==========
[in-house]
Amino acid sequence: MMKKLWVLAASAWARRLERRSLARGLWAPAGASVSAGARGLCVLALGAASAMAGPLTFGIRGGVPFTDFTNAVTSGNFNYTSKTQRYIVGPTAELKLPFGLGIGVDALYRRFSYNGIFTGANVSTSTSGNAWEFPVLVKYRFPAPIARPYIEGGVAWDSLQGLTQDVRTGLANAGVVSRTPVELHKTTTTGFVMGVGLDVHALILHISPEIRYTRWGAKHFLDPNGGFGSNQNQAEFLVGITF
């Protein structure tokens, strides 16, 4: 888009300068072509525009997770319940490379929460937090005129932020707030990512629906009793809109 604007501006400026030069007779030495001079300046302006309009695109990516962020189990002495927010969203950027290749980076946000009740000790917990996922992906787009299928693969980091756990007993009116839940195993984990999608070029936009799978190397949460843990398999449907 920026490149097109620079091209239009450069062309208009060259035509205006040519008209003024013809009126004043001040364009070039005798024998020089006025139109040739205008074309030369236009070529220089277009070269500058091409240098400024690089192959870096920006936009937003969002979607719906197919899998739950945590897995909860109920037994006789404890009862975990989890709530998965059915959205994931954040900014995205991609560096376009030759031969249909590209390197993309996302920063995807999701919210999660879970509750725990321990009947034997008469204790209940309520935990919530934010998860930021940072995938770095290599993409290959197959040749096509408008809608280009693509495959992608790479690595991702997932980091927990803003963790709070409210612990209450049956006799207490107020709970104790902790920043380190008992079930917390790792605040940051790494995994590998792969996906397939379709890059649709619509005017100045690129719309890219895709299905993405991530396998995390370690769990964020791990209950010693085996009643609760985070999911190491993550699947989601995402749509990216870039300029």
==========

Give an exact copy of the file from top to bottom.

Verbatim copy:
[in-house]
Amino acid sequence: MMKKLWVLAASAWARRLERRSLARGLWAPAGASVSAGARGLCVLALGAASAMAGPLTFGIRGGVPFTDFTNAVTSGNFNYTSKTQRYIVGPTAELKLPFGLGIGVDALYRRFSYNGIFTGANVSTSTSGNAWEFPVLVKYRFPAPIARPYIEGGVAWDSLQGLTQDVRTGLANAGVVSRTPVELHKTTTTGFVMGVGLDVHALILHISPEIRYTRWGAKHFLDPNGGFGSNQNQAEFLVGITF
């Protein structure tokens, strides 16, 4: 888009300068072509525009997770319940490379929460937090005129932020707030990512629906009793809109 604007501006400026030069007779030495001079300046302006309009695109990516962020189990002495927010969203950027290749980076946000009740000790917990996922992906787009299928693969980091756990007993009116839940195993984990999608070029936009799978190397949460843990398999449907 920026490149097109620079091209239009450069062309208009060259035509205006040519008209003024013809009126004043001040364009070039005798024998020089006025139109040739205008074309030369236009070529220089277009070269500058091409240098400024690089192959870096920006936009937003969002979607719906197919899998739950945590897995909860109920037994006789404890009862975990989890709530998965059915959205994931954040900014995205991609560096376009030759031969249909590209390197993309996302920063995807999701919210999660879970509750725990321990009947034997008469204790209940309520935990919530934010998860930021940072995938770095290599993409290959197959040749096509408008809608280009693509495959992608790479690595991702997932980091927990803003963790709070409210612990209450049956006799207490107020709970104790902790920043380190008992079930917390790792605040940051790494995994590998792969996906397939379709890059649709619509005017100045690129719309890219895709299905993405991530396998995390370690769990964020791990209950010693085996009643609760985070999911190491993550699947989601995402749509990216870039300029």